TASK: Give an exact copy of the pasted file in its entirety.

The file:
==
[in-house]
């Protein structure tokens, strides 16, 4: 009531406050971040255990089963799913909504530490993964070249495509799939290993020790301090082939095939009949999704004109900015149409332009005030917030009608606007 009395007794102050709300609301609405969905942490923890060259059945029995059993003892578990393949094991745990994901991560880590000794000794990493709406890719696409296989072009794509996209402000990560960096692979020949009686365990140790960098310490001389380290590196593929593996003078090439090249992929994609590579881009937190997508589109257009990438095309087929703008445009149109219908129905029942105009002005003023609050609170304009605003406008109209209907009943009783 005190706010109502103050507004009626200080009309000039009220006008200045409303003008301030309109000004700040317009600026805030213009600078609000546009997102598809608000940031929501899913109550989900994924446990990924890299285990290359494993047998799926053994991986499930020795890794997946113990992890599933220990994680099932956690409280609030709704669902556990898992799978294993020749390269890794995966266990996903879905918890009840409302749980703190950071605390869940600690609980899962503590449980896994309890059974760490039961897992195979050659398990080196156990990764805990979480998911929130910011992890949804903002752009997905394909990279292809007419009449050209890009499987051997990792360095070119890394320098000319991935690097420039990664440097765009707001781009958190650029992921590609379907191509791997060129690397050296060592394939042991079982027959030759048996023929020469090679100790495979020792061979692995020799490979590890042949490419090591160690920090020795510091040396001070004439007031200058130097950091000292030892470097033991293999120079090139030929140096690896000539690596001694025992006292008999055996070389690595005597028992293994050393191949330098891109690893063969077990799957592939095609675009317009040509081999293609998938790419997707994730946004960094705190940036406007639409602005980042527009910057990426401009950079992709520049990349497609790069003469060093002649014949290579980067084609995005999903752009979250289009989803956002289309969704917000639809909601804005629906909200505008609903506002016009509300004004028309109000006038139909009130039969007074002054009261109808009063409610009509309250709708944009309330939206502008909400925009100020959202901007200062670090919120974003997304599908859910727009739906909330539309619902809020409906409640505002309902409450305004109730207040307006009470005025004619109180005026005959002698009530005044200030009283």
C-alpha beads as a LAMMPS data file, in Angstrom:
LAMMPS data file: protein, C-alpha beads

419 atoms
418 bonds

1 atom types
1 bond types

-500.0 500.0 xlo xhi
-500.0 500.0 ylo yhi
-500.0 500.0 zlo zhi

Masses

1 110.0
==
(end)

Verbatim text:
[in-house]
């Protein structure tokens, strides 16, 4: 009531406050971040255990089963799913909504530490993964070249495509799939290993020790301090082939095939009949999704004109900015149409332009005030917030009608606007 009395007794102050709300609301609405969905942490923890060259059945029995059993003892578990393949094991745990994901991560880590000794000794990493709406890719696409296989072009794509996209402000990560960096692979020949009686365990140790960098310490001389380290590196593929593996003078090439090249992929994609590579881009937190997508589109257009990438095309087929703008445009149109219908129905029942105009002005003023609050609170304009605003406008109209209907009943009783 005190706010109502103050507004009626200080009309000039009220006008200045409303003008301030309109000004700040317009600026805030213009600078609000546009997102598809608000940031929501899913109550989900994924446990990924890299285990290359494993047998799926053994991986499930020795890794997946113990992890599933220990994680099932956690409280609030709704669902556990898992799978294993020749390269890794995966266990996903879905918890009840409302749980703190950071605390869940600690609980899962503590449980896994309890059974760490039961897992195979050659398990080196156990990764805990979480998911929130910011992890949804903002752009997905394909990279292809007419009449050209890009499987051997990792360095070119890394320098000319991935690097420039990664440097765009707001781009958190650029992921590609379907191509791997060129690397050296060592394939042991079982027959030759048996023929020469090679100790495979020792061979692995020799490979590890042949490419090591160690920090020795510091040396001070004439007031200058130097950091000292030892470097033991293999120079090139030929140096690896000539690596001694025992006292008999055996070389690595005597028992293994050393191949330098891109690893063969077990799957592939095609675009317009040509081999293609998938790419997707994730946004960094705190940036406007639409602005980042527009910057990426401009950079992709520049990349497609790069003469060093002649014949290579980067084609995005999903752009979250289009989803956002289309969704917000639809909601804005629906909200505008609903506002016009509300004004028309109000006038139909009130039969007074002054009261109808009063409610009509309250709708944009309330939206502008909400925009100020959202901007200062670090919120974003997304599908859910727009739906909330539309619902809020409906409640505002309902409450305004109730207040307006009470005025004619109180005026005959002698009530005044200030009283």
C-alpha beads as a LAMMPS data file, in Angstrom:
LAMMPS data file: protein, C-alpha beads

419 atoms
418 bonds

1 atom types
1 bond types

-500.0 500.0 xlo xhi
-500.0 500.0 ylo yhi
-500.0 500.0 zlo zhi

Masses

1 110.0